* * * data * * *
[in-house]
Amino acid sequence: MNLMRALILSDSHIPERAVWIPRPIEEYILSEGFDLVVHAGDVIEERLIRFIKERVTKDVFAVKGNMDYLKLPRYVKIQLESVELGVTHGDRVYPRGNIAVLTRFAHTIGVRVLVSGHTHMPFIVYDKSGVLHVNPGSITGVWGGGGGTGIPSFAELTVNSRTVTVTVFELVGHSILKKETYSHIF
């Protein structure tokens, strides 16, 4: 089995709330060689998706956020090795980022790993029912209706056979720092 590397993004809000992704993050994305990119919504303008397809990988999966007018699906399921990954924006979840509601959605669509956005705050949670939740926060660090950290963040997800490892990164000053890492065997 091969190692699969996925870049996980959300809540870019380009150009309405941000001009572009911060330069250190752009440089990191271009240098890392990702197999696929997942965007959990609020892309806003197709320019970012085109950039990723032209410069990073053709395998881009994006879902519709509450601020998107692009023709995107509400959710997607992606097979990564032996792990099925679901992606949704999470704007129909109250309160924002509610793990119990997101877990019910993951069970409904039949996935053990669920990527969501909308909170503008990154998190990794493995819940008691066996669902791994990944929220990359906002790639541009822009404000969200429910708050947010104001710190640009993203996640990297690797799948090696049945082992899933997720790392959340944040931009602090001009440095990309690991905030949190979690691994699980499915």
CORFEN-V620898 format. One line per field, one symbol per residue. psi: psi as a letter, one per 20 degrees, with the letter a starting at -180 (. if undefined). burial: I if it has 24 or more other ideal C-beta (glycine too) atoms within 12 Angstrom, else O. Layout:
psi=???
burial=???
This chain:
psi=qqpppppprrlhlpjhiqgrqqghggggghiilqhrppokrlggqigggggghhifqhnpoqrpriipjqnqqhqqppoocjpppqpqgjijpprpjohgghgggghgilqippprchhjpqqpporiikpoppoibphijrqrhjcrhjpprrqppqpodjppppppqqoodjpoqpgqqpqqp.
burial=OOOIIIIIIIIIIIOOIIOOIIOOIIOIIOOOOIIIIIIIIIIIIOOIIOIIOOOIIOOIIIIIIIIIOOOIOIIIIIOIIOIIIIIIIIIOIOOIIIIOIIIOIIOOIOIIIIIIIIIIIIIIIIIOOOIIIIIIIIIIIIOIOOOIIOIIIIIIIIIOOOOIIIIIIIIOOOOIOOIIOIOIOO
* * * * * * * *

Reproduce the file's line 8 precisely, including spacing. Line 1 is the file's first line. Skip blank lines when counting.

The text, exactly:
psi=qqpppppprrlhlpjhiqgrqqghggggghiilqhrppokrlggqigggggghhifqhnpoqrpriipjqnqqhqqppoocjpppqpqgjijpprpjohgghgggghgilqippprchhjpqqpporiikpoppoibphijrqrhjcrhjpprrqppqpodjppppppqqoodjpoqpgqqpqqp.